Following on from the amazing events that happened in southern Illinois at NubAbility, I took myself across to Royal Oak, Michigan for the last week of my time in America in order to finally meet Molly Stapelman - founder of the limb-different community's most popular foundation, the Lucky Fin Project through the difference her daughter Ryan was born with – as well as the rest of the Stapelman family.
Royal Oak is a beautiful town just outside of Detroit with a population of 57,000 people and showcases some superb culture and a special atmosphere. As much of a nicety as that was to be around, this second week had way more meaning to it than just a relaxed week in the USA.
This was the culmination of almost three and a half years of communicating across social media and FaceTime with Molly and the Lucky Fin Project as an organisation and I could not wait to see what was waiting on me for the rest of the week.
When the Stapelman's arrived at my hotel, it felt really surreal to them in the flesh. You know when you see somebody off the television in person and you have the 'Oh, snap! It's them!' moment? I definitely had one of those moments. Then meeting the 'Princess of Lucky Fin,' Ryan herself, was really memorable.
This little lady is the entire reason behind Lucky Fin Project and at her age, she may not yet know the impact she has triggered worldwide both through her and Molly's spirit. What I was most surprised with was how comfortable, strong and confident of a young girl she is. I knew we'd have similar childish interests, but this did not feel like a first meeting at all. The joy, positivity and atmosphere I felt from the Stapleman's was just terrific.
It wasn't long until I truly felt like I was a part of the family (especially with the welcoming from Dasher the family dog). Just like in Du Quoin, I had no idea what to expect in Michigan. It had already been the longest time that I'd been away from my family and, in a much larger town where I only knew one family, it certainly felt different when by myself – but I do believe I made the most of being outside my comfort zone, even if that meant agreeing to one of Molly's crazy spin classes long before knowing I'd be seeing the nightlife with her husband Dan!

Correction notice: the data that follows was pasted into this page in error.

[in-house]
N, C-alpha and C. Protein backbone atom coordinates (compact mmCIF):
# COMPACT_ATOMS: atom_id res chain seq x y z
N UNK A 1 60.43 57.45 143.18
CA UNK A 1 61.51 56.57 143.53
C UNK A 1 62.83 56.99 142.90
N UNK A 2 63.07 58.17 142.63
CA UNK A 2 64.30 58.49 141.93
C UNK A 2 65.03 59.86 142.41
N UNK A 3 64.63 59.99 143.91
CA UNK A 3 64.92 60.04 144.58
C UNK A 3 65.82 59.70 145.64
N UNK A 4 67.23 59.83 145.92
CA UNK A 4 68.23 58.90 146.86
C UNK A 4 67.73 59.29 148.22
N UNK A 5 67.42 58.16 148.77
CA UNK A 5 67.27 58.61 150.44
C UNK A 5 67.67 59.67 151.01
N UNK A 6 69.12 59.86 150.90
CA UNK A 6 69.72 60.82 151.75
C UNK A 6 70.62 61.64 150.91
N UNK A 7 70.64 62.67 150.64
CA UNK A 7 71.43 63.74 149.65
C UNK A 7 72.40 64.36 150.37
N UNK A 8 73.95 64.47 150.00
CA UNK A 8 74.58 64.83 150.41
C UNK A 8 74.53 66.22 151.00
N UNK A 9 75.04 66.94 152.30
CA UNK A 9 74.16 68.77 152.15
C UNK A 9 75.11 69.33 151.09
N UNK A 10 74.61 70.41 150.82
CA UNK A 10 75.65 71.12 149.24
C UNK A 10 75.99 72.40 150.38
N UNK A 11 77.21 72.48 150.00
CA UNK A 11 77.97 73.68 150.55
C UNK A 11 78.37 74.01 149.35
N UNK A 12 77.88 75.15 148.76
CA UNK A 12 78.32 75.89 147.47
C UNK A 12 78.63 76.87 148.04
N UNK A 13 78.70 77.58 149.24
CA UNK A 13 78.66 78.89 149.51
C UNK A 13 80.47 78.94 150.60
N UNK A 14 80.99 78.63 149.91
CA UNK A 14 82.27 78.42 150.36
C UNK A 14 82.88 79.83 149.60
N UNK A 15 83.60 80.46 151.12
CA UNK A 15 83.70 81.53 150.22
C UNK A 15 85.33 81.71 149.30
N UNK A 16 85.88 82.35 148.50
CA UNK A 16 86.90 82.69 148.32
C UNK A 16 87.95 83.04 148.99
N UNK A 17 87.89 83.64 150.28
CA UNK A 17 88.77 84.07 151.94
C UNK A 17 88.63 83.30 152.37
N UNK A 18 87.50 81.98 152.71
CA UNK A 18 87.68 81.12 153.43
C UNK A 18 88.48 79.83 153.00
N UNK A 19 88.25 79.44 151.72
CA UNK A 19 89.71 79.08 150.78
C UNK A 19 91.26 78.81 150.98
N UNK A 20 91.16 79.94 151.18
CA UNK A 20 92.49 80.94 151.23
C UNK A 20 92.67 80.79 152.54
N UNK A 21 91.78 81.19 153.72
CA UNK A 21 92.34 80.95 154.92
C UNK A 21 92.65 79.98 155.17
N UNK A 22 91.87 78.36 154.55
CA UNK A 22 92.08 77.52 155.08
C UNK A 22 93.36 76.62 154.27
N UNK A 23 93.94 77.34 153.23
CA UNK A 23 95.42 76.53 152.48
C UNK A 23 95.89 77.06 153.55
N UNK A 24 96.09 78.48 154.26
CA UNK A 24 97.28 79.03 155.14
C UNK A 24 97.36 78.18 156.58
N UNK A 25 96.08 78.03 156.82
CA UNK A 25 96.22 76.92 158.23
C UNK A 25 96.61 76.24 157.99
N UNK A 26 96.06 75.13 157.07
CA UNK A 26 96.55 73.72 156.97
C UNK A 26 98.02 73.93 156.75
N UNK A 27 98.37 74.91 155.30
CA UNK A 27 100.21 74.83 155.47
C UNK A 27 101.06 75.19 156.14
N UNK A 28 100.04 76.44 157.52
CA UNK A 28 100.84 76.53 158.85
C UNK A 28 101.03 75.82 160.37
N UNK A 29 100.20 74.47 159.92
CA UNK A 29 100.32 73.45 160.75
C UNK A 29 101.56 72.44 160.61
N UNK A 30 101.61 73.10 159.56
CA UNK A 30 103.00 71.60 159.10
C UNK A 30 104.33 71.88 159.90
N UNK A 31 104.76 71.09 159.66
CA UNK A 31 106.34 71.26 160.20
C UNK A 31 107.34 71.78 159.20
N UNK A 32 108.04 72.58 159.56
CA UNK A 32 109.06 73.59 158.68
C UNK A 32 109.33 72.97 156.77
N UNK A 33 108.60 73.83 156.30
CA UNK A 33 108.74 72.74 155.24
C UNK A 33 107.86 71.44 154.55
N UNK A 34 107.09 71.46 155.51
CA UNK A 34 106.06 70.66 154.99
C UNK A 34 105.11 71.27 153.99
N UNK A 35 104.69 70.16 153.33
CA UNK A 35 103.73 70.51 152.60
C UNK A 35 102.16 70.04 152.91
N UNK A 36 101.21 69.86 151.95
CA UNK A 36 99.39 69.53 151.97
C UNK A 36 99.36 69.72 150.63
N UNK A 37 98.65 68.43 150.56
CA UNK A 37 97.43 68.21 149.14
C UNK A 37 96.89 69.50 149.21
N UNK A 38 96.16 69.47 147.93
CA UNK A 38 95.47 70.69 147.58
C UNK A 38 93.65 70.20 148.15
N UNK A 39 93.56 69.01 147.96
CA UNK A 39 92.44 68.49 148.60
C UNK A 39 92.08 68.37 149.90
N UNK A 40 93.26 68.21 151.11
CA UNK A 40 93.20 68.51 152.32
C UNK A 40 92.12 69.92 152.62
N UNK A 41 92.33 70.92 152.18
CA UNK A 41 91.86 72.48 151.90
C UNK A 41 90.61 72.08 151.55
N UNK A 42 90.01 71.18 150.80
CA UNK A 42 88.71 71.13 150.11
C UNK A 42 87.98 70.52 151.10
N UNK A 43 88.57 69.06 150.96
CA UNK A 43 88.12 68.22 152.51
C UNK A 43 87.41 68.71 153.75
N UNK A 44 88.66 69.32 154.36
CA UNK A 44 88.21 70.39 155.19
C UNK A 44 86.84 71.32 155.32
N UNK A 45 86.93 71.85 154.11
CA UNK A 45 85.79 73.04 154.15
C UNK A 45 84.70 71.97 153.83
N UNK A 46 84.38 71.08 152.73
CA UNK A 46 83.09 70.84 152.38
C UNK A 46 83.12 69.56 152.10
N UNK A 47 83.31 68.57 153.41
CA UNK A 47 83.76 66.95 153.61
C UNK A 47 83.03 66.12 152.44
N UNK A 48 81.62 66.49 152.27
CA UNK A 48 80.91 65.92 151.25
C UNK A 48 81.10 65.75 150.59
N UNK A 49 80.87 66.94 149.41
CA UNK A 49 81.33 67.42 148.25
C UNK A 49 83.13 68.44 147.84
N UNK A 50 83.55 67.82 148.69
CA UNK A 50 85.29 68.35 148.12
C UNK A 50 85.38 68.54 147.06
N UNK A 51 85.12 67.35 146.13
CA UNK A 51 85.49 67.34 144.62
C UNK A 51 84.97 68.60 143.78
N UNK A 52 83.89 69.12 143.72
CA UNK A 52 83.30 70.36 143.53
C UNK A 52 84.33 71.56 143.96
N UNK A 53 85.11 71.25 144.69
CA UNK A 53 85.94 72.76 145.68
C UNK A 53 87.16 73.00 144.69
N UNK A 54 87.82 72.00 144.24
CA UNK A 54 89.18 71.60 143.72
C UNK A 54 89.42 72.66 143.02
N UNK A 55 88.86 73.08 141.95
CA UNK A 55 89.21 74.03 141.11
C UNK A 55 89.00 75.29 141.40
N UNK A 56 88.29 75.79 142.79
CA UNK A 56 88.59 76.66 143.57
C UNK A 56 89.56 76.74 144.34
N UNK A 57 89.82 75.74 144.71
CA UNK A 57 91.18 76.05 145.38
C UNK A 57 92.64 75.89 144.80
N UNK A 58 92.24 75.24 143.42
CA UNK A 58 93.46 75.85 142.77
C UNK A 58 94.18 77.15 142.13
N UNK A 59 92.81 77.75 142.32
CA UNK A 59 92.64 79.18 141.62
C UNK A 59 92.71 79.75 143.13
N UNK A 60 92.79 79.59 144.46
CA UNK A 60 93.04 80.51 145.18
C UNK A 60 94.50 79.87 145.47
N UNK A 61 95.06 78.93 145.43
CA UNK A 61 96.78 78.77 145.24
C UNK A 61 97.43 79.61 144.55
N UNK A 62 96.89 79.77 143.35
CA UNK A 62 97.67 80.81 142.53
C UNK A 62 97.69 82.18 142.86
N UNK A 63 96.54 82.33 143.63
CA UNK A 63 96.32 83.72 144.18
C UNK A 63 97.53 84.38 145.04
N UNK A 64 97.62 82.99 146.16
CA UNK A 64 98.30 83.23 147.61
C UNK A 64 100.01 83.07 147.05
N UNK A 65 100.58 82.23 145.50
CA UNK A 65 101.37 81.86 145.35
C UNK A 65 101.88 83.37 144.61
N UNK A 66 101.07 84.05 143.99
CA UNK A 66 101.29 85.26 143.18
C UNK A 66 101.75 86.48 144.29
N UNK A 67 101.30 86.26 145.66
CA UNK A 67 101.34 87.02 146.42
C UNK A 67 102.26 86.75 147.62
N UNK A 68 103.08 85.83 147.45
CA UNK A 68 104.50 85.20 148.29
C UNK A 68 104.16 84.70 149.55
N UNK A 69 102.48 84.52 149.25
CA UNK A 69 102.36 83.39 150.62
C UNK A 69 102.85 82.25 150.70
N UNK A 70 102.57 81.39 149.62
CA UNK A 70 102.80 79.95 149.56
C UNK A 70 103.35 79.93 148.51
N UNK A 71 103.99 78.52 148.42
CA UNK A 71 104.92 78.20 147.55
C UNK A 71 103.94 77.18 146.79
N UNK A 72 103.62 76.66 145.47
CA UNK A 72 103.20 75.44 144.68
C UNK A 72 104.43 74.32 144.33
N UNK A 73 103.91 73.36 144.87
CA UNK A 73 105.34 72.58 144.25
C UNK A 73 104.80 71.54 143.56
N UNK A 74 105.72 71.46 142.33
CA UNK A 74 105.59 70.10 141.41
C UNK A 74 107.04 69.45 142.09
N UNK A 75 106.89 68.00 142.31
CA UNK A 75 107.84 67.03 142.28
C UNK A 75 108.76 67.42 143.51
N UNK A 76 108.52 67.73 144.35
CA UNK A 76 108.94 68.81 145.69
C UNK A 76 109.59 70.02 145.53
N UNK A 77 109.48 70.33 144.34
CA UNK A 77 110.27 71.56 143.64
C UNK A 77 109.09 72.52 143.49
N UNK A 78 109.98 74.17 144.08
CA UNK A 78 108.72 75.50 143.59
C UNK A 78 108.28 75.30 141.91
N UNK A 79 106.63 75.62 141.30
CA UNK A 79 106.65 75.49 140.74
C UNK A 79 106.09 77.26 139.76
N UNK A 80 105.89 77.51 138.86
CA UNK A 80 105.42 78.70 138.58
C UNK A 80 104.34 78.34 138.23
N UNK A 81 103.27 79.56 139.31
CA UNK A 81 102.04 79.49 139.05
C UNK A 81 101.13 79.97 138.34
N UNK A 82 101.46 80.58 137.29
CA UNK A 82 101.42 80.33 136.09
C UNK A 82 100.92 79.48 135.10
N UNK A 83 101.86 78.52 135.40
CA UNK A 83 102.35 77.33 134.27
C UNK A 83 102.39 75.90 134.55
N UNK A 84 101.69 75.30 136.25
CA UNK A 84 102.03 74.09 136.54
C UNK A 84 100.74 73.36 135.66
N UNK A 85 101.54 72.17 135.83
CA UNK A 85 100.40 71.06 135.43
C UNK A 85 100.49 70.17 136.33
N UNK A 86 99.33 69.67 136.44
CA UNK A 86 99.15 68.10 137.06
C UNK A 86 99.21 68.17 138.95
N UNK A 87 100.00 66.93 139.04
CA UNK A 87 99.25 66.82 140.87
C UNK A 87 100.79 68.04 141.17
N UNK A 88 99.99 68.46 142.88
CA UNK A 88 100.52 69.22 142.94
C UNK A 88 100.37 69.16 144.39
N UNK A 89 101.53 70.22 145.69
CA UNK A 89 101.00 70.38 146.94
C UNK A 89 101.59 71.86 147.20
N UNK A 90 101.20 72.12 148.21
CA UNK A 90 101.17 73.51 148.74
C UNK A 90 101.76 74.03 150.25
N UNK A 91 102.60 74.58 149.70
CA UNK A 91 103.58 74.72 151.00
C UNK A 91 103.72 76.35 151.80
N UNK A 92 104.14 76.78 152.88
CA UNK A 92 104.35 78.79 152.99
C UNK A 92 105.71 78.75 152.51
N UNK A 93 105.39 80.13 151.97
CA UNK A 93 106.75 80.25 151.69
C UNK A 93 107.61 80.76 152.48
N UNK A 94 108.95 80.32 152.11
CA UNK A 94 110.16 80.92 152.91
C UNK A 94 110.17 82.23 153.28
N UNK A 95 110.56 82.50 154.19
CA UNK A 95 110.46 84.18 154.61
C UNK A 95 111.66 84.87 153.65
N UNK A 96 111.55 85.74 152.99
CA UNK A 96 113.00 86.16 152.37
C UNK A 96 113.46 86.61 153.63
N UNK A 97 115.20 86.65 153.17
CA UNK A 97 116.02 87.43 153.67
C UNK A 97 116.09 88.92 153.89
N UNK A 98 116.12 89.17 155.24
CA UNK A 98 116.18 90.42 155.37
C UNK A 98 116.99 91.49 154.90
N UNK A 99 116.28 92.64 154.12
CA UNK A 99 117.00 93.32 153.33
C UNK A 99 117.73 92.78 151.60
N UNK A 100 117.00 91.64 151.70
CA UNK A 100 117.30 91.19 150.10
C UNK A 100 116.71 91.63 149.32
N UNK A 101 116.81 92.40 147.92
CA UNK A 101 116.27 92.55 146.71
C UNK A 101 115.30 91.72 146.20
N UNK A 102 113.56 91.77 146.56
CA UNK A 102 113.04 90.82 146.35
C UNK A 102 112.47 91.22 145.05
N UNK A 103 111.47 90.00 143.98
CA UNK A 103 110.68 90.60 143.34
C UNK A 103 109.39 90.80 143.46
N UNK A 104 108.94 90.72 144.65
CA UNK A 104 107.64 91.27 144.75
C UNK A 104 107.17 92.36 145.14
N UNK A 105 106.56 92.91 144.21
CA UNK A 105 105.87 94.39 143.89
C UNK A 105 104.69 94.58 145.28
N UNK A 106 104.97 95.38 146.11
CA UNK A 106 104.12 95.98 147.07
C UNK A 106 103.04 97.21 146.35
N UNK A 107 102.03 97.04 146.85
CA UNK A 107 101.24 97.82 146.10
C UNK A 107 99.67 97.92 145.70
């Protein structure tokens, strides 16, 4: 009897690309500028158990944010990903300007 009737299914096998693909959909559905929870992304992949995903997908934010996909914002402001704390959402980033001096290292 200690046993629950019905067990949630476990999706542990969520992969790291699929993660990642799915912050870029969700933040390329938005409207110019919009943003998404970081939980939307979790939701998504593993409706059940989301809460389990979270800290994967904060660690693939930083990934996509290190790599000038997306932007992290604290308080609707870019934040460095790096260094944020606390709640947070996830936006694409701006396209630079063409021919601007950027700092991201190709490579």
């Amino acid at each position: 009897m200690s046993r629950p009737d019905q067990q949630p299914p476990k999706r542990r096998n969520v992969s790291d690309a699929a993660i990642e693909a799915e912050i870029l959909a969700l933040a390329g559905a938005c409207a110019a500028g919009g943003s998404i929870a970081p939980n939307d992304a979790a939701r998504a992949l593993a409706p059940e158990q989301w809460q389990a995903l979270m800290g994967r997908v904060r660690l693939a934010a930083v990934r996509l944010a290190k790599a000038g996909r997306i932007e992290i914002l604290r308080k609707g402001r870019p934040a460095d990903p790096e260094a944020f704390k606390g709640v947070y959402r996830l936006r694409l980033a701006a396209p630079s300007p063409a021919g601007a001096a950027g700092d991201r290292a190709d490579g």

Over the course of the week I saw so much of both Royal Oak and Detroit which serve me with the fondest of memories. I look back and remember hearing about the much more intricate stories behind LFP as well as the stories from the family. I also got to see just how hard Molly works day in and day out on the project. With the Lucky Fin Midwest meet happening the very next week, I'm so grateful that my stay didn't intervene.
As days went by the bond felt stronger and I knew that, as leaving time became closer, it wouldn't be an easy task to part. My final day in Michigan is perhaps my favourite. After partaking in a Detroit shopping spree – the Stapelman's took me to Detroit Zoo where the shenanigans continued to take place. Continuing to spend time with them only made the inevitable that much harder. Fast-forward to later that evening, I taught Ryan how to play the good old English game of 'Longies' in a move that later bit me back as Ryan downed me 10-8 at the finish.
After a momentous last day of doing so many American things, it was time to say goodbye. After the emotions had settled and the tears had been wiped away, I had chance to really take in everything from Illinois to Michigan over the course of the two weeks. It made me realise what a remarkably unique community I am involved with. From the incredible stories to the new friendships and overdue meetings, it was a heart-warming journey.
What I find most spectacular is that, years ago, I never expected to be in a community like this and never opened myself up to the possibilities of it. Having been with able-bodied people my whole life I never knew how to act around limb-different or disabled people and now I've got more friend limb-different friends than able-bodied friends!
I distinctly remember when I was seventeen in college. My tutor at the time, Carol Hodge, who has a difference of her own, passed me a pamphlet for a Easter break camp for teenagers with disabilities. Having never experienced being around such people, I immediately thought “Why would I want to do this? I'm not disabled.” Looking back I think I completely turned my nose up at it, but fast-forward four years plus the maturity, I realised how important it is to make strides for change in this community. Step-by-step, changes are coming and as I've grown and took notice of it myself in the last few years, I truly hope it ricochets into society.
If I could advise you to spend time seeing what goes on at camps like NubAbility and foundations such as the Lucky Fin Project, it changes your perspective. No becomes yes, and 'can't' becomes 'can.' I'll always look back at this trip as my longest and my greatest, and with eleven months to go until my next trip, I don't mind savouring in the inspiration I've picked up this summer.